As First Street shop owners and employees grapple with a transient population that they say is getting more aggressive, some are looking for reasons why they are being targeted.
Those stores lie at the nexus of four of the city’s five biggest trouble spots for transient crime — Five Points Park, Selby Library, Starbucks and Whole Foods Market. The fifth is Bayfront Park.
Things came to a head three weeks ago, when an employee’s encounter with two transients inside Juno and Jove spurred downtown groups into action.
The lone female worker was inside the store Oct. 27 when a homeless man walked in ranting. She was able to talk him out of the store, but he came back a short time later. This time as he was yelling, he began to punch his palm with his fist.
The employee felt threatened and called police. Before officers could arrive, the man came back a third time, but this time he had a friend with him. They were both yelling at the employee.
When the Downtown Sarasota Association heard about the incident, they asked to team up with the police department in asking the city to remove all downtown benches, because it believes that’s where transients congregate.
Although Lt. Jeff Karr, of the police department, said he was not in favor of removing all benches, he did say some areas should have benches removed. Those areas — First Street, Five Points Park and Central Avenue — are all adjacent to those affected stores.
Shop owners say incidents such as the one at Juno and Jove are keeping customers away.
“It’s had a huge effect on business,” said John Schielke, owner of Petropolis.
Schielke and other storeowners point to several factors as to why transients frequently populate on First Street.
First is the fact that Five Points Park is nearby. Transients can be seen sitting on the benches at the park throughout the day. A group called Food Not Bombs, mainly comprised of New College students, gives away free food there on a weekly basis.
Second is the availability of Selby Library’s facilities. Transients use the bathrooms, books and computers. There were rumors circulating that the library was even offering services to the homeless, but Sarabeth Kalajian, director of county libraries, said the library is not offering homeless services. She said a retired attorney, acting on his own accord, tries to help the unemployed — not strictly the homeless — find jobs.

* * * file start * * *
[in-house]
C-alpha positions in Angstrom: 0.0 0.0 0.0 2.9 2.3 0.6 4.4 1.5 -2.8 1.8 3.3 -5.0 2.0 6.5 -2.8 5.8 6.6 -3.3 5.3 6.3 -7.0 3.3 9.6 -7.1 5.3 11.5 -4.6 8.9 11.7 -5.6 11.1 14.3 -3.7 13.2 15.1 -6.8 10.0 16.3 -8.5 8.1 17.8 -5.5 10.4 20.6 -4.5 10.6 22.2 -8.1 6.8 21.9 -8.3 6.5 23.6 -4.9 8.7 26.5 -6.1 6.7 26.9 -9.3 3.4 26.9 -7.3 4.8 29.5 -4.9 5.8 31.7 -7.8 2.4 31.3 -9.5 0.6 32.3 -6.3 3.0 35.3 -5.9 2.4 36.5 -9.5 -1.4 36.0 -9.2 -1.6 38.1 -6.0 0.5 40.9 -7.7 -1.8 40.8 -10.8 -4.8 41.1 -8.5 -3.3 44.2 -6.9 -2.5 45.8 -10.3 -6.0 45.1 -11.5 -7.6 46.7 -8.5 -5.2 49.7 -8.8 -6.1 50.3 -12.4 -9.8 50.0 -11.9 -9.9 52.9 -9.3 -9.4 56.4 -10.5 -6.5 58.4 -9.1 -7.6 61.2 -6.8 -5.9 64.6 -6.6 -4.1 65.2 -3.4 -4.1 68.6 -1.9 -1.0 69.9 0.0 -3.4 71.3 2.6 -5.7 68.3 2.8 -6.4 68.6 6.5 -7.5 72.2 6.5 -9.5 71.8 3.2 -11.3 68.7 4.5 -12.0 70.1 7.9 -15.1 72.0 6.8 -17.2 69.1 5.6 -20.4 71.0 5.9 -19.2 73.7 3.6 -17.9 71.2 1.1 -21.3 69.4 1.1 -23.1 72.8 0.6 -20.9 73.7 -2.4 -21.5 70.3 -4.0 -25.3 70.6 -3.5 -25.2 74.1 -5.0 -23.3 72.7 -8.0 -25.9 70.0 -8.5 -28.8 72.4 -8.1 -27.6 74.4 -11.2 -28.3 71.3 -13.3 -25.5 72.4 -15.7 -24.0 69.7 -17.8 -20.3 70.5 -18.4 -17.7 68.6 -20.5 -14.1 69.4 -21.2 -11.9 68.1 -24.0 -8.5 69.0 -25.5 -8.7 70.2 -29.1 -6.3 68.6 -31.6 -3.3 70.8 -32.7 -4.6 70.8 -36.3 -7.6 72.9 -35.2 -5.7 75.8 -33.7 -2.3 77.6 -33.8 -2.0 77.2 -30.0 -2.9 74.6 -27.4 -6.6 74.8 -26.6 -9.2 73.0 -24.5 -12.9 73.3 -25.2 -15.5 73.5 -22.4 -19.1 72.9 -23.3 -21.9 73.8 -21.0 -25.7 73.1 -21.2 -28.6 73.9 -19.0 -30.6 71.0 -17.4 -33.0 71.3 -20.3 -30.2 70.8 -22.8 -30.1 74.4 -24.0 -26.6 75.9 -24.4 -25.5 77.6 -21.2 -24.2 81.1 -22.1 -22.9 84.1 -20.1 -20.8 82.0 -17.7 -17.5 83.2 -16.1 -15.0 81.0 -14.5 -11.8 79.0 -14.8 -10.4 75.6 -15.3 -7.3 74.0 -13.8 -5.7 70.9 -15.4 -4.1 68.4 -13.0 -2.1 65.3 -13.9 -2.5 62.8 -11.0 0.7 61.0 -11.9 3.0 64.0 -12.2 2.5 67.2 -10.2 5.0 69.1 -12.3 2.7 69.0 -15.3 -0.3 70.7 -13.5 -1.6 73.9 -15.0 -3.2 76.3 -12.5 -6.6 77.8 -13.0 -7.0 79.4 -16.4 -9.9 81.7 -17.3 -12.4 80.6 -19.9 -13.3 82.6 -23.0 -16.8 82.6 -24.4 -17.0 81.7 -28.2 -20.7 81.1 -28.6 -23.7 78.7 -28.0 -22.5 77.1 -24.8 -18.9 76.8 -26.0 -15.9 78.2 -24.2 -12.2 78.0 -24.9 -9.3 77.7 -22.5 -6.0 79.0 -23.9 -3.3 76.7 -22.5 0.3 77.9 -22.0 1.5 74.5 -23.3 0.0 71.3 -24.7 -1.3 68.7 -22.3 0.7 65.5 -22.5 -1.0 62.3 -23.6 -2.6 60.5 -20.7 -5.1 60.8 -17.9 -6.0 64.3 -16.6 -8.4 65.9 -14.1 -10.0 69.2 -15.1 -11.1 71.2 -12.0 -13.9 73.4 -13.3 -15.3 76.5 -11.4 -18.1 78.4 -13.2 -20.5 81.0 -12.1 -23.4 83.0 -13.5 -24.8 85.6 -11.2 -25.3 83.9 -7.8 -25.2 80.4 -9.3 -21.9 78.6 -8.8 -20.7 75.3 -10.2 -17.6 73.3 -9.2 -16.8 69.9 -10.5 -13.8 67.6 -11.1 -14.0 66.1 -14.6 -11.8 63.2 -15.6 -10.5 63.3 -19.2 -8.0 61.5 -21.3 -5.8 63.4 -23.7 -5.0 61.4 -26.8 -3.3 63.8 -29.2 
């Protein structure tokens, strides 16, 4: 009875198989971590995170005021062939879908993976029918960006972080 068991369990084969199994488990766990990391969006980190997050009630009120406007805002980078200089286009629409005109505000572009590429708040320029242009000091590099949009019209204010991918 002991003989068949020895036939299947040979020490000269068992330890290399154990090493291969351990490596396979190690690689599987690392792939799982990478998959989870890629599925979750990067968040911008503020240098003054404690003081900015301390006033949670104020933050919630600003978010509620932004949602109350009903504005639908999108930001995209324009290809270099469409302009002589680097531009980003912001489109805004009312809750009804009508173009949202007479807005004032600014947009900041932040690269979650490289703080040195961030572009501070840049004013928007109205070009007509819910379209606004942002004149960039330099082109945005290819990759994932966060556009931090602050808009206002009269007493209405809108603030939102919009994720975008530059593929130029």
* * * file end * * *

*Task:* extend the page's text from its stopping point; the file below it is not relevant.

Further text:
Third is the attraction to Starbucks at the corner of First Street and Central Avenue. Again, there have been rumors that Starbucks has offered free coffee refills to anyone with a Starbucks cup. Some storeowners said they’ve seen some transients pull cups out of the trash and take them inside the coffee shop.
But a Starbucks spokeswoman said no one is given free refills, although there is a discounted refill price of 54 cents. She also said used cups are not refilled — new cups are handed out — and that employees usually can recognize whom they’ve already served. Although she said she did not know if used cups had ever been refilled in the past.
Karr said the shops along First Street have an advantage to fighting transient crime and harassment that other downtown businesses do not — their sidewalk is not a public right of way, instead, property owner Casto, a development company, owns it.
That distinction, Karr said, will allow Casto to trespass any problem people from the entire block. Asking the police to enforce a trespass citation in front of just one or two First Street stores would be too difficult, he said.
Pat Westerhouse, Casto regional property manager, said all storeowners have been given permission to ban troublemakers from the entire property, which stretches from Whole Foods Market west to Starbucks.
As the days begin to get darker earlier, some employees have expressed concern about their car-parking arrangements. Whole Foods Market reserves the first floor of its parking garage for its customers and will not allow First Street employees to park there.
They are supposed to park on the second floor of the garage, where there is no security.
“I park behind our back door,” said Patricia Linares, manager at Simply Spoiled Boutique. “They can give me tickets every day. I don’t care. I’m not parking up there.”